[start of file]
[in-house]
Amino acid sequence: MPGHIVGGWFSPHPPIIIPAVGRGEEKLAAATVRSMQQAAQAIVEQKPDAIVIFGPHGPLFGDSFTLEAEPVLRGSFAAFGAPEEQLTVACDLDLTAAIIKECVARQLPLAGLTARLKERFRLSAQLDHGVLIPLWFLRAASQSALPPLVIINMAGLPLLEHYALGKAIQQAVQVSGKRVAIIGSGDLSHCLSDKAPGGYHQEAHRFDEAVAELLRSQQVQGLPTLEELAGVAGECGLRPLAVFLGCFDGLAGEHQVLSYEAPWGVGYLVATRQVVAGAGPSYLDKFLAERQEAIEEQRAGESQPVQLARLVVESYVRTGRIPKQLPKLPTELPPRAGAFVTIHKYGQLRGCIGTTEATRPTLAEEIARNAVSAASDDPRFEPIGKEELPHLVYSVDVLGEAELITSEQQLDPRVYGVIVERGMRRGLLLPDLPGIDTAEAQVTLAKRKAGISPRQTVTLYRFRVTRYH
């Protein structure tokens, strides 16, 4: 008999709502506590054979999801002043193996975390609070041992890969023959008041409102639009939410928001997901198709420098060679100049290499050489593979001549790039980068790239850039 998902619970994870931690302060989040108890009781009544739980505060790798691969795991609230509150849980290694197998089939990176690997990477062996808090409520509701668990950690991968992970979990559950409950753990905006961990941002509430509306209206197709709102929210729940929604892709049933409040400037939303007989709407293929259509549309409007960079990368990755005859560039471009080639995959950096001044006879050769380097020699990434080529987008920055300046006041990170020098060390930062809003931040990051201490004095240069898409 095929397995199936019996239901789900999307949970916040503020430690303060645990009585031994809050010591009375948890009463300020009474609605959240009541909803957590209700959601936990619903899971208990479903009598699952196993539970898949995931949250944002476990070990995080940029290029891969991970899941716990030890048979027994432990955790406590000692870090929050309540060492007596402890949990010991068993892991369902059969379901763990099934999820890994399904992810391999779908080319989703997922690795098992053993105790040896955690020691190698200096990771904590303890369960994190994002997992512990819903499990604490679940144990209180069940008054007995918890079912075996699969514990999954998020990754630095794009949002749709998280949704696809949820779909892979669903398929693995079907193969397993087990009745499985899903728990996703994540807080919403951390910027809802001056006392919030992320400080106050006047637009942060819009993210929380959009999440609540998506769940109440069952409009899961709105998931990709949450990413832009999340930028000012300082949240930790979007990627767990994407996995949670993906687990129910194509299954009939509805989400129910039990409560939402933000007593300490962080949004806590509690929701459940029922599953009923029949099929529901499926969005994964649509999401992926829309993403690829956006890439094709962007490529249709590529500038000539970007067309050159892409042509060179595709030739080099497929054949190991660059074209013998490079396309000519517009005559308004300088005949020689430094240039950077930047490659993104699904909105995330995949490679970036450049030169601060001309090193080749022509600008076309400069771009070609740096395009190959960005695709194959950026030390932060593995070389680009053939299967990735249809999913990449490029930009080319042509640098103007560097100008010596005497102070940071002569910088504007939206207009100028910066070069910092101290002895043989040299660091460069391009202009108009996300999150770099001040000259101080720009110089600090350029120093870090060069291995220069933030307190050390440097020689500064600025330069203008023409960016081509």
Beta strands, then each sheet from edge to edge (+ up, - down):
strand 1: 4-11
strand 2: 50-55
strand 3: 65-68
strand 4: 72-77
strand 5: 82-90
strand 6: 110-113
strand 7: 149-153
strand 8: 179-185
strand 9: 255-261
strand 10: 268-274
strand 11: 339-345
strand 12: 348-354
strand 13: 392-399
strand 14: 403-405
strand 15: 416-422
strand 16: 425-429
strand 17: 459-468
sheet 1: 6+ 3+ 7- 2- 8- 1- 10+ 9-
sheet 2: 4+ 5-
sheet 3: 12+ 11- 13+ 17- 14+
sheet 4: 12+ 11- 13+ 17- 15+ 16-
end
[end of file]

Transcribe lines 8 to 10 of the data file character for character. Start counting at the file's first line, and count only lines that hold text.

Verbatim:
strand 4: 72-77
strand 5: 82-90
strand 6: 110-113